The right comparison between Obama and McCain on climate/energy
In the Wall Street Journal, Stephen Power summarizes the difference between Obama and McCain on energy and environmental policies this way:
Sen. Obama is pushing a bigger government role in fostering the development of technologies to reduce emissions and alternatives to fossil fuels. Sen. McCain, meanwhile, argues for a more hands-off approach, saying "unintended consequences" can result from wrongheaded interference in the marketplace.
This is the John McCain who mere months ago called for temporarily lifting the federal gas tax, which surely qualifies as wrongheaded interference in the marketplace, though its consequences are easy enough to predict (think: more driving).
Sen. McCain argues that many of the steps [Obama proposes] are little more than subsidies that enrich special interests. … "I’m a little wary — I have to give you straight talk — about government subsidies," he said. "When government jumps in and distorts the market, then there’s unintended consequences as well as intended."
This is the John McCain who recently said he wouldn’t vote for the Climate Security Act because it didn’t have enough pork for nuclear power. The guy who asks about one of the Western world’s most conspicuous and expensive instances of central economic planning, "If France can produce 80% of its electricity with nuclear power, why can’t we?" (Answer: it would cost $4 trillion.) The John McCain who receives considerable largess from some special interests of his own:
He has received over $2 million from oil, coal, utility, auto, chemical and nuclear companies from the 1990 cycle to the first quarter of 2008. In fact, of this total, McCain received nearly two-thirds of it — $1.2 million — since he began his presidential quest 18 months ago. And like Senator McCain, these interests and the trade associations they fund oppose the Climate Security Act.
Power notes at the end of his piece that "both candidates’ positions have their share of inconsistencies and hedges." And it’s true. There are red flags in Obama’s record:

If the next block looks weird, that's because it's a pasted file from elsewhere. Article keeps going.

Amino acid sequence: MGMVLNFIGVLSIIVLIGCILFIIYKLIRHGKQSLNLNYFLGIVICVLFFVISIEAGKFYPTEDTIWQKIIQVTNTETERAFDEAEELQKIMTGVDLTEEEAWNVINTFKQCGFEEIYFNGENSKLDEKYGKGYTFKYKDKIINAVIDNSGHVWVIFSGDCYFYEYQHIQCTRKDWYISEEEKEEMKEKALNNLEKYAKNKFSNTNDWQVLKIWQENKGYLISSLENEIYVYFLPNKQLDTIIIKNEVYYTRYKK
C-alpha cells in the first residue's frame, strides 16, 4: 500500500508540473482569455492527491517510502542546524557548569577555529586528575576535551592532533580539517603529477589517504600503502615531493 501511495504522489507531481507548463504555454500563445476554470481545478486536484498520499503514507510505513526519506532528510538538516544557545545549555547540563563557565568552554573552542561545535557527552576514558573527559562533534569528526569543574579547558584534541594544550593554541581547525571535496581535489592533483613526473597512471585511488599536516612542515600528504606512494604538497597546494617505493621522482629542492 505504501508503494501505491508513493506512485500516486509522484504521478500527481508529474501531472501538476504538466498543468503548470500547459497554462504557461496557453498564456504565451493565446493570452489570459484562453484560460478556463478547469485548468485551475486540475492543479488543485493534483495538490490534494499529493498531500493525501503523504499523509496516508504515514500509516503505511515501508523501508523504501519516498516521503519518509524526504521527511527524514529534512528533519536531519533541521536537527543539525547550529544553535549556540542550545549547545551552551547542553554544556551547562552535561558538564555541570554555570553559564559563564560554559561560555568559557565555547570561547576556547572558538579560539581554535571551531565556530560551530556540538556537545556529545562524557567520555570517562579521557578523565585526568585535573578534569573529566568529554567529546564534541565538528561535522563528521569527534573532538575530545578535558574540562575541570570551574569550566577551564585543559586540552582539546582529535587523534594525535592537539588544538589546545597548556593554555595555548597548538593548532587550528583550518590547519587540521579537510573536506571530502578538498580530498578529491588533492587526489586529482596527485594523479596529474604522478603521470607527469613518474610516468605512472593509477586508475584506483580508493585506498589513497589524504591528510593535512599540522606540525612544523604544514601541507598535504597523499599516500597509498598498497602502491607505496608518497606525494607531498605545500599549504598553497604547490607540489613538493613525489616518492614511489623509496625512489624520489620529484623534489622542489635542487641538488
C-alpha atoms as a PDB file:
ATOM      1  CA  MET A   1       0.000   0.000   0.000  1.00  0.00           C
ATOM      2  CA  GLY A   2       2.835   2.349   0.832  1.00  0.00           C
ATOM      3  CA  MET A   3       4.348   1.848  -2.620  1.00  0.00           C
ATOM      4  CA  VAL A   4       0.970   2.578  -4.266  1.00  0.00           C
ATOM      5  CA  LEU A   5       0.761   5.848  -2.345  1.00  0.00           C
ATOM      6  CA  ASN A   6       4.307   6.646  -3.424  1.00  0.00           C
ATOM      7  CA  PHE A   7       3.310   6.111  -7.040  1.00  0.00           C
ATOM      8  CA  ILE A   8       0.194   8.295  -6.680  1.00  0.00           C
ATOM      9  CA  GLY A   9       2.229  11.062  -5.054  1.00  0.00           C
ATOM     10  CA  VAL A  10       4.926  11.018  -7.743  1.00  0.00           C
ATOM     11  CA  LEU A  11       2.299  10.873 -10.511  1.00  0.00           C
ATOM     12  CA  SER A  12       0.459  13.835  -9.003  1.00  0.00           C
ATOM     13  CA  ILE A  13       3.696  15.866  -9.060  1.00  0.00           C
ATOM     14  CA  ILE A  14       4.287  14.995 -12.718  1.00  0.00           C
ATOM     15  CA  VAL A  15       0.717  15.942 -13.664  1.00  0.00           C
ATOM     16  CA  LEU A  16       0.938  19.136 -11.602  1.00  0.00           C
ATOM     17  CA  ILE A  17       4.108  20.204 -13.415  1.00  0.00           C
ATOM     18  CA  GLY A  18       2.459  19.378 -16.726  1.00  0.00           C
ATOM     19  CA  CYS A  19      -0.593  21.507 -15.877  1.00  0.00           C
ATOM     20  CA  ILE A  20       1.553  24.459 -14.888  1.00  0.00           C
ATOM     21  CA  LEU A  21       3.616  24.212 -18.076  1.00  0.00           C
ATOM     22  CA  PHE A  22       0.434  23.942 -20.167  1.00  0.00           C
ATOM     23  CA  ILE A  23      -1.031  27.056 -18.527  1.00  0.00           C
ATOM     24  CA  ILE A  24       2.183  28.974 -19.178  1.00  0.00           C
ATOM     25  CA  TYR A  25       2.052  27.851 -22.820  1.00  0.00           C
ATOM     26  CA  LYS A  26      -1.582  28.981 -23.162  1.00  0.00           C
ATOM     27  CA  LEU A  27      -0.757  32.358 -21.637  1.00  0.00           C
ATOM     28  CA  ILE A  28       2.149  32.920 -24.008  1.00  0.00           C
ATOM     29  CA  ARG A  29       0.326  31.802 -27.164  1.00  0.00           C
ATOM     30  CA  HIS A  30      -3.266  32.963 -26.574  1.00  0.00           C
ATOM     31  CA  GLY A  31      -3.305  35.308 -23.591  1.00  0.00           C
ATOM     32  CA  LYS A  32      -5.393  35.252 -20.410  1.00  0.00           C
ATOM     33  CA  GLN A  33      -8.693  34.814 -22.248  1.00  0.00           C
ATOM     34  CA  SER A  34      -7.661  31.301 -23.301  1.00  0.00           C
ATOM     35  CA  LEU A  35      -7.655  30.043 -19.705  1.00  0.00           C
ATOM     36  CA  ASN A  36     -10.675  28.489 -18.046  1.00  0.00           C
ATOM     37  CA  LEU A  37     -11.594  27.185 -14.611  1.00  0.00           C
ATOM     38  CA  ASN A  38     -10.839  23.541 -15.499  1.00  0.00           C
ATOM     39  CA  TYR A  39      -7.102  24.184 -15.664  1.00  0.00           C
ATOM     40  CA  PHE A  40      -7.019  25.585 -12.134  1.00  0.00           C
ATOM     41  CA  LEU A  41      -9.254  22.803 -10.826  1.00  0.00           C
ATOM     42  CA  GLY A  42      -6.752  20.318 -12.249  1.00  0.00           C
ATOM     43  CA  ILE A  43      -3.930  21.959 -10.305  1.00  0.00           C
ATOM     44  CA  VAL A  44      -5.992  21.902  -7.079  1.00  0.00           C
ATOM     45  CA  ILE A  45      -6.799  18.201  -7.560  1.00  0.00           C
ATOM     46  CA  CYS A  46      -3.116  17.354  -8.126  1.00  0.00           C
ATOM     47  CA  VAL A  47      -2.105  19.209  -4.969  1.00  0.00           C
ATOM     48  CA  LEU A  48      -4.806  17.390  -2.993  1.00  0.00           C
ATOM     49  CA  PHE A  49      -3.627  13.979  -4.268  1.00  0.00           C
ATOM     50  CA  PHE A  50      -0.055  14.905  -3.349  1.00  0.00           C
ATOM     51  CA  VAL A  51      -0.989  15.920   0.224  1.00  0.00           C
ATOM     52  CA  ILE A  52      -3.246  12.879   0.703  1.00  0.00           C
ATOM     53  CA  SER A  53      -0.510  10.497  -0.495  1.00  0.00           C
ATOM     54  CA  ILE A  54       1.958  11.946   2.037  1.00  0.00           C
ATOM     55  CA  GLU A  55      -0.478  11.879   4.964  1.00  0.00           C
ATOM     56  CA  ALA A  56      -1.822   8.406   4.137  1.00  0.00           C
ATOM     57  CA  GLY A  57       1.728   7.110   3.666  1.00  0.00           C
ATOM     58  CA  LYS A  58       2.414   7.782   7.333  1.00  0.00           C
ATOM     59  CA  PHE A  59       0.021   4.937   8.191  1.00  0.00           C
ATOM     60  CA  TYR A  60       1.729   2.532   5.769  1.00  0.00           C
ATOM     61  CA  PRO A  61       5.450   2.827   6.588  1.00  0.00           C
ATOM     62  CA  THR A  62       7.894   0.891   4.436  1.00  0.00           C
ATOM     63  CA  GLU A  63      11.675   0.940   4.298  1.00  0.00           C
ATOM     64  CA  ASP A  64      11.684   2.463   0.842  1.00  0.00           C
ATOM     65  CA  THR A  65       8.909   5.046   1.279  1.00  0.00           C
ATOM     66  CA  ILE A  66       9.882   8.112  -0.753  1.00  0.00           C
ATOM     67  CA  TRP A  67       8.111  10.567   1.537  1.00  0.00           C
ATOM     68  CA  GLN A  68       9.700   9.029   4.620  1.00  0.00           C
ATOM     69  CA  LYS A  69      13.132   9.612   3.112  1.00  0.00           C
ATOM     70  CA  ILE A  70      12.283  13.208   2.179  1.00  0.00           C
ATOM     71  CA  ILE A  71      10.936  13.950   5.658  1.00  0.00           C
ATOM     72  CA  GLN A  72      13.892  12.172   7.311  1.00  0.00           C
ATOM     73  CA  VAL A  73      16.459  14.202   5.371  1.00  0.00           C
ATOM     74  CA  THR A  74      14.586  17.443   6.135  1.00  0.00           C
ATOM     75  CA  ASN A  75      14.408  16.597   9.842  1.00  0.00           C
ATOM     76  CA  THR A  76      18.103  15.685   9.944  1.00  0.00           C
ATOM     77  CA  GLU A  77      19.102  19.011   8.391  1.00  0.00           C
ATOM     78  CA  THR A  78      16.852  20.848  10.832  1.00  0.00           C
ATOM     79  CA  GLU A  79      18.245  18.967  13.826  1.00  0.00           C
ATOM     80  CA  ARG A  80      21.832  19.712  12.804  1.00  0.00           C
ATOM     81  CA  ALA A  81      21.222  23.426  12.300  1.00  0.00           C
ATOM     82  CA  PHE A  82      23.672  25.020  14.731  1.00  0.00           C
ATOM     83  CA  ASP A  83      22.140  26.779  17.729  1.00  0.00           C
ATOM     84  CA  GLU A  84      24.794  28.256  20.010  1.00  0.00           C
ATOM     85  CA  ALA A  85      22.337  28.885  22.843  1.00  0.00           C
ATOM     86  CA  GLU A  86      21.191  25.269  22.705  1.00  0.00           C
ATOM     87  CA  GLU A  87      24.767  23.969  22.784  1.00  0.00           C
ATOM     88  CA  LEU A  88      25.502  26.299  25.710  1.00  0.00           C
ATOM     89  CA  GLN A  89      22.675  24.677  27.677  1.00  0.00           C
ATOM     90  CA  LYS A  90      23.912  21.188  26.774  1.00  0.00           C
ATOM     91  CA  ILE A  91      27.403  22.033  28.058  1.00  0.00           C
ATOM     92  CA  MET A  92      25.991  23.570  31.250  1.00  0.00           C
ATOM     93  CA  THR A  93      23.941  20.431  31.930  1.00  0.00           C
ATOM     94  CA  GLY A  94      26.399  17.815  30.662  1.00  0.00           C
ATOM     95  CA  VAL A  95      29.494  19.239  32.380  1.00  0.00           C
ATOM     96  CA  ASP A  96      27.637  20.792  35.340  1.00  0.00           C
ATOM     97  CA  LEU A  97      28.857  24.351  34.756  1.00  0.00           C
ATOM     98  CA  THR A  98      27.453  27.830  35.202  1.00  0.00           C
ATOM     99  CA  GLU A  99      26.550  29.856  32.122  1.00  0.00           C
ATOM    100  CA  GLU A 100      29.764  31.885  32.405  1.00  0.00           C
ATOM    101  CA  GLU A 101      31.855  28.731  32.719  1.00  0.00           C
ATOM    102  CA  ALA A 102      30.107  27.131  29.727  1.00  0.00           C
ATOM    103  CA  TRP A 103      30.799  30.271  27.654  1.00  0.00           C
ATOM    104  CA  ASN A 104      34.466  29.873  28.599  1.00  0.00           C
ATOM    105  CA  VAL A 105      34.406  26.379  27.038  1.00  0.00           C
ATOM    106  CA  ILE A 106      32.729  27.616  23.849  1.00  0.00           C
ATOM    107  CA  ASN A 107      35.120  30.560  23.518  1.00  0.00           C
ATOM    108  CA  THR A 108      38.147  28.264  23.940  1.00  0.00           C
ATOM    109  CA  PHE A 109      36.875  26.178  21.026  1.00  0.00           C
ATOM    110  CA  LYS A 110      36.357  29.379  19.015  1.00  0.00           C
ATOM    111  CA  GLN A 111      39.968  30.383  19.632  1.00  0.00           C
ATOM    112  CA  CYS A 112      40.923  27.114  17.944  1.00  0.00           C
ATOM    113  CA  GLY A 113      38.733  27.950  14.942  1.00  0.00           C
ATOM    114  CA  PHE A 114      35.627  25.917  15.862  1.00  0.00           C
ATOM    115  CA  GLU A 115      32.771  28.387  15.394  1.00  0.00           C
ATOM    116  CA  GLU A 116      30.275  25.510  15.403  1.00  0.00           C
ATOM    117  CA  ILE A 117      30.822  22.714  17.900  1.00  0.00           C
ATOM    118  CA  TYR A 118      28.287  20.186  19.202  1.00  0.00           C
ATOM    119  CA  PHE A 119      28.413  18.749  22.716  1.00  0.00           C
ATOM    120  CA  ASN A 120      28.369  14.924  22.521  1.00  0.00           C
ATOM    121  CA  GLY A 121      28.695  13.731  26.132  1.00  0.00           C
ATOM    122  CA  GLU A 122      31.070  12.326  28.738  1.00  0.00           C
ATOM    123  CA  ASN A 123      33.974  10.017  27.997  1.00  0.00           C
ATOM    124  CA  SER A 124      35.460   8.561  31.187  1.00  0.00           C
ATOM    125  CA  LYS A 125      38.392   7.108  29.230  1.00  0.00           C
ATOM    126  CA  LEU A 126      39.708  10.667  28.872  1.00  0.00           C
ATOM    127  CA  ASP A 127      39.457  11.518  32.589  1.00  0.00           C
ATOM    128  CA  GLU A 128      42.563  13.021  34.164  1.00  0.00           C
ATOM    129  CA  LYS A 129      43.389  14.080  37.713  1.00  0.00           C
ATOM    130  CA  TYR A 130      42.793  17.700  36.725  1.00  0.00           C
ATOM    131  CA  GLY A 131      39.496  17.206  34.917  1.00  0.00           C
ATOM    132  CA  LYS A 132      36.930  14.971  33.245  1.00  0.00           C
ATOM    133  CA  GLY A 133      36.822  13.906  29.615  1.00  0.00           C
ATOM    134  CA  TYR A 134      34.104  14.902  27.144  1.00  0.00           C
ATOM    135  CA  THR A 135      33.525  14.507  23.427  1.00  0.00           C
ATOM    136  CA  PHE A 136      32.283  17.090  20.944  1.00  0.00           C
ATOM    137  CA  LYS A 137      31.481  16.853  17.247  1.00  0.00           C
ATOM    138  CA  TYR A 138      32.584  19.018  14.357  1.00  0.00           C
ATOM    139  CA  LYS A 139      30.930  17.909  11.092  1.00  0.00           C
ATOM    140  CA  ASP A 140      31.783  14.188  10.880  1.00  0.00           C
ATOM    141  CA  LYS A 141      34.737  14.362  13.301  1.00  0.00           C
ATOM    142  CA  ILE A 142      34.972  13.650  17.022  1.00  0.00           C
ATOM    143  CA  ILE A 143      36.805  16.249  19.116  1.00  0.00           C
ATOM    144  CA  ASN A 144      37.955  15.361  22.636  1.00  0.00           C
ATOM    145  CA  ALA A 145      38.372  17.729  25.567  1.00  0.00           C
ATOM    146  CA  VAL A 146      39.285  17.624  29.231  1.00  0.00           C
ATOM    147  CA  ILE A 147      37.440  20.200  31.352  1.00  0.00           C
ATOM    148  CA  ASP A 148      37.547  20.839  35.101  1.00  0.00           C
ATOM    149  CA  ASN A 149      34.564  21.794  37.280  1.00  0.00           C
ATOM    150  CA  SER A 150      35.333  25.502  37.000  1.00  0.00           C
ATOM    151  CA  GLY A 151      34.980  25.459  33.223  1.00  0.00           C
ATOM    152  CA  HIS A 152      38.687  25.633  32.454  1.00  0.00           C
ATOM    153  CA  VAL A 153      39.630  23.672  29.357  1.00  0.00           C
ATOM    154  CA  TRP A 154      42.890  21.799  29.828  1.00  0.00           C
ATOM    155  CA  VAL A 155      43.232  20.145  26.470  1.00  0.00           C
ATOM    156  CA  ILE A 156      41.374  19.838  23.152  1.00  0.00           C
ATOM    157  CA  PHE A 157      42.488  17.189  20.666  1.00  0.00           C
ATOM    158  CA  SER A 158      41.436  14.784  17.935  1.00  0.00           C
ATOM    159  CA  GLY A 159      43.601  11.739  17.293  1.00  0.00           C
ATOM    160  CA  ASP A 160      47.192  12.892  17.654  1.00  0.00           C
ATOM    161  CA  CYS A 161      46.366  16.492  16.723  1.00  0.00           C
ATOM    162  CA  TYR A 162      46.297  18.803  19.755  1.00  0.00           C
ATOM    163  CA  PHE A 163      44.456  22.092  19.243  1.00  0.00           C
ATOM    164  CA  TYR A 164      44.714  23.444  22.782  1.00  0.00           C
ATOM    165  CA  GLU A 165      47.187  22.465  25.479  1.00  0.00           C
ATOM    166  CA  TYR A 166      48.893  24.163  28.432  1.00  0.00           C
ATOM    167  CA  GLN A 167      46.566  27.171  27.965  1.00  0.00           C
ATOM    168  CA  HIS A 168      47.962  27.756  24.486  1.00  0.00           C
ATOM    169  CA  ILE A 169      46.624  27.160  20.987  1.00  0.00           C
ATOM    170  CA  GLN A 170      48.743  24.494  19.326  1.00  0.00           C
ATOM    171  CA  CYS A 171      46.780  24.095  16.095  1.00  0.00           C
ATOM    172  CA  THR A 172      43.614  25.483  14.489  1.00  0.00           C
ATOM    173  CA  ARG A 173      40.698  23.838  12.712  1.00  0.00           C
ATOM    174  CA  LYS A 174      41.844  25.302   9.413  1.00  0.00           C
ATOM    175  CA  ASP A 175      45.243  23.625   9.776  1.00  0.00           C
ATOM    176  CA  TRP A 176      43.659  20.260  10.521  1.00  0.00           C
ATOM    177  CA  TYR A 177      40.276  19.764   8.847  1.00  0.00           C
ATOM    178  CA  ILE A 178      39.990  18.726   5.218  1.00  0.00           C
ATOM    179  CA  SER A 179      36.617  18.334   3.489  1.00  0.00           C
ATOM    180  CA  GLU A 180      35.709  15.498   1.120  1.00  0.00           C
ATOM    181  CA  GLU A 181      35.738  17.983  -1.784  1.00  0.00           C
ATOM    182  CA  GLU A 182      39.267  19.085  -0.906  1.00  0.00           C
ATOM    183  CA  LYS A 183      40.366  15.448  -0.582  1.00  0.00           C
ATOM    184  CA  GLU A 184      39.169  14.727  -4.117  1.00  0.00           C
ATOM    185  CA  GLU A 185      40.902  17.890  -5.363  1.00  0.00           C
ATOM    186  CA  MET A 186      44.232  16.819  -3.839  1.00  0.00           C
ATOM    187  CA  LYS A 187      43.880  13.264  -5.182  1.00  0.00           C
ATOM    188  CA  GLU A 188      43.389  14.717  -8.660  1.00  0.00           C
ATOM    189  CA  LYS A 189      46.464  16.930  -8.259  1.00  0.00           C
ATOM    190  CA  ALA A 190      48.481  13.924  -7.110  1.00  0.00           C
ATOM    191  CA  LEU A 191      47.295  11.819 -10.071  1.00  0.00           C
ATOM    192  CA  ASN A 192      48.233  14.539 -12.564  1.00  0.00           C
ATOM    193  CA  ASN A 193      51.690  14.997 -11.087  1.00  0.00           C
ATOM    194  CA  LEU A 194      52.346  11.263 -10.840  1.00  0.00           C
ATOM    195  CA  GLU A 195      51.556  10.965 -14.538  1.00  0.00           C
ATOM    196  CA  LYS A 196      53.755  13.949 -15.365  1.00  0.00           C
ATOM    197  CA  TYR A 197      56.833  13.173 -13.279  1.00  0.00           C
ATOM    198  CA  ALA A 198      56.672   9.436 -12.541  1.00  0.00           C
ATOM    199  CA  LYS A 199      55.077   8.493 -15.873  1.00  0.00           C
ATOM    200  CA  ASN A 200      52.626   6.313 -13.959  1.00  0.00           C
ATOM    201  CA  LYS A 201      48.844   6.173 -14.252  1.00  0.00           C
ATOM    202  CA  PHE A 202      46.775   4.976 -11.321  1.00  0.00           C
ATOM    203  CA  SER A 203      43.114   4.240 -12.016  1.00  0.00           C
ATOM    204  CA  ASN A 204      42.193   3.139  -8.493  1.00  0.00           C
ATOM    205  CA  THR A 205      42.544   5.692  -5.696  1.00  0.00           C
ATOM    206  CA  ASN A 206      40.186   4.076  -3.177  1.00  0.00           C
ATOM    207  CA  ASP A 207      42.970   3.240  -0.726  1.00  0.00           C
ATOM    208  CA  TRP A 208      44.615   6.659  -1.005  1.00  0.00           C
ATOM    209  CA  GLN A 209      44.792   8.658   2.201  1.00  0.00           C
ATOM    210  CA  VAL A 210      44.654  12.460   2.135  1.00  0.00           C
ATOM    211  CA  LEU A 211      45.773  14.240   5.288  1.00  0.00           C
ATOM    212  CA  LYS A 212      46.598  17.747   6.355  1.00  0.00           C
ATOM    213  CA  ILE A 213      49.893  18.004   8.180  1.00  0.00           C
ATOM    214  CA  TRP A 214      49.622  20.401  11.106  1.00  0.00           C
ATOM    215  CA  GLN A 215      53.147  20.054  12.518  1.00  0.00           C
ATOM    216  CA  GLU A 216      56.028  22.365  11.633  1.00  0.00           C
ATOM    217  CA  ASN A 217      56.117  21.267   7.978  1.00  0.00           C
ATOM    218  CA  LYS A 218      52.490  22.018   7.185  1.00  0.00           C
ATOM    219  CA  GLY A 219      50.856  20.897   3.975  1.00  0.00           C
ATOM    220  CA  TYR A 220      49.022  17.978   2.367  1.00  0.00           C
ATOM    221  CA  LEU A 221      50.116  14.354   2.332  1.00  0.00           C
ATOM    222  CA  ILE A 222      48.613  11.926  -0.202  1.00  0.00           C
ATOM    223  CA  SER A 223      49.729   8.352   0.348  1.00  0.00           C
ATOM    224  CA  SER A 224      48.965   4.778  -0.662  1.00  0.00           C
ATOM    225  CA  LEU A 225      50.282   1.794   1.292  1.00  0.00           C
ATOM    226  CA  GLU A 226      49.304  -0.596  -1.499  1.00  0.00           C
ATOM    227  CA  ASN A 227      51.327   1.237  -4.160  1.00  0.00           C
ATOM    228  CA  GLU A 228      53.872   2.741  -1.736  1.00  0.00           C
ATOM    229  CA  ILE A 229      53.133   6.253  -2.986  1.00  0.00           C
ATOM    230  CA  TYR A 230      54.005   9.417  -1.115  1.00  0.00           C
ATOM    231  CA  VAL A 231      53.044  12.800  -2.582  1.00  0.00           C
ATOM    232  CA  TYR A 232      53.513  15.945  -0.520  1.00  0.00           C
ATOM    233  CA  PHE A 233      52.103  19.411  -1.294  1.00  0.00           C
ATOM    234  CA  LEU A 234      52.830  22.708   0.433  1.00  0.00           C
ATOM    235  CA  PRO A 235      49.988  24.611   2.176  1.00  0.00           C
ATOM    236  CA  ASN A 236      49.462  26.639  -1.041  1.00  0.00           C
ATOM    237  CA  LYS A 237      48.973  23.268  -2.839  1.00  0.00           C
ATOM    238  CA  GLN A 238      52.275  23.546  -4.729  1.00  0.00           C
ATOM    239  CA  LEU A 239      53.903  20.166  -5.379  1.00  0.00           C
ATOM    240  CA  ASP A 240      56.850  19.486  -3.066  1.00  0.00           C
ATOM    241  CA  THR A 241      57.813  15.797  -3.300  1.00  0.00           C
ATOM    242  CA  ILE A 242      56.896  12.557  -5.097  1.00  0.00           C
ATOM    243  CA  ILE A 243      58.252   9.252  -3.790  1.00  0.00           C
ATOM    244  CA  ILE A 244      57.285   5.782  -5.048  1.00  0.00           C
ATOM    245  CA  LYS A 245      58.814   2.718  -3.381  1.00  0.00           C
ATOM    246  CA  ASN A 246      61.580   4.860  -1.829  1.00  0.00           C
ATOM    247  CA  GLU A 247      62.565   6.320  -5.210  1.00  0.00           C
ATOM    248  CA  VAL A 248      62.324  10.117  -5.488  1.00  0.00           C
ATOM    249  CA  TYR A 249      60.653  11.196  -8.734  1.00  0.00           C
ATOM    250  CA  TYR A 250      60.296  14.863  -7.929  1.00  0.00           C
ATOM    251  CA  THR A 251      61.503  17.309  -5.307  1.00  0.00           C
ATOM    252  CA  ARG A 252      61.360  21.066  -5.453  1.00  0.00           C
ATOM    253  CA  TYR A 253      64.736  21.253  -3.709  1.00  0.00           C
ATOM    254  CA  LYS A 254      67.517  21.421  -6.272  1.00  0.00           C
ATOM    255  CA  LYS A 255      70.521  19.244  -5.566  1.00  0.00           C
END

Obama, on the other hand, is an Illinois pol. That means he is, by necessity, a little friendlier with coal, ethanol, and nuclear interests than greens might like. Those allegiances led him to vote for the monstrosity that was the Energy Act of 2005, a porkfest that funneled subsidies to all three interest groups (Clinton voted against it). Early last year, he pushed legislation boosting liquid coal. (When greens threw a fit he backed off somewhat, making clear that liquid coal is kosher only if it meets low-carbon fuel standards.) As the NYT exhaustively documents, he gets big campaign contributions from Exelon, a nuke outfit based in Illinois; his campaign adviser David Axelrod once consulted for the company.
Nonetheless, the bulk of the evidence indicates that Obama would be a boon to those who recognize the climate threat.
McCain, by contrast, continues to offer virtually no action — certainly no votes — to substantiate his professed concern over climate change. His opposition to government interference in the market is selective at best, opportunistic at worst. He approaches energy with neither principled conservatism nor sincere environmentalism, but a largely cinematic series of poses.
Framing the comparison as one between more or less government is a red herring. Governments are deeply and historically involved in energy markets. They set regulatory and legal parameters. They establish tax rates. They build infrastructure. They conduct diplomacy, negotiate treaties, and invade Middle Eastern countries.
Governments always and already shape energy markets. The question is how to do it better. Obama has introduced a credible, detailed approach. He evinces commitment to thinking the problem through, interest in the details, and a level of seriousness that is nowhere evident in McCain. That’s the relevant comparison.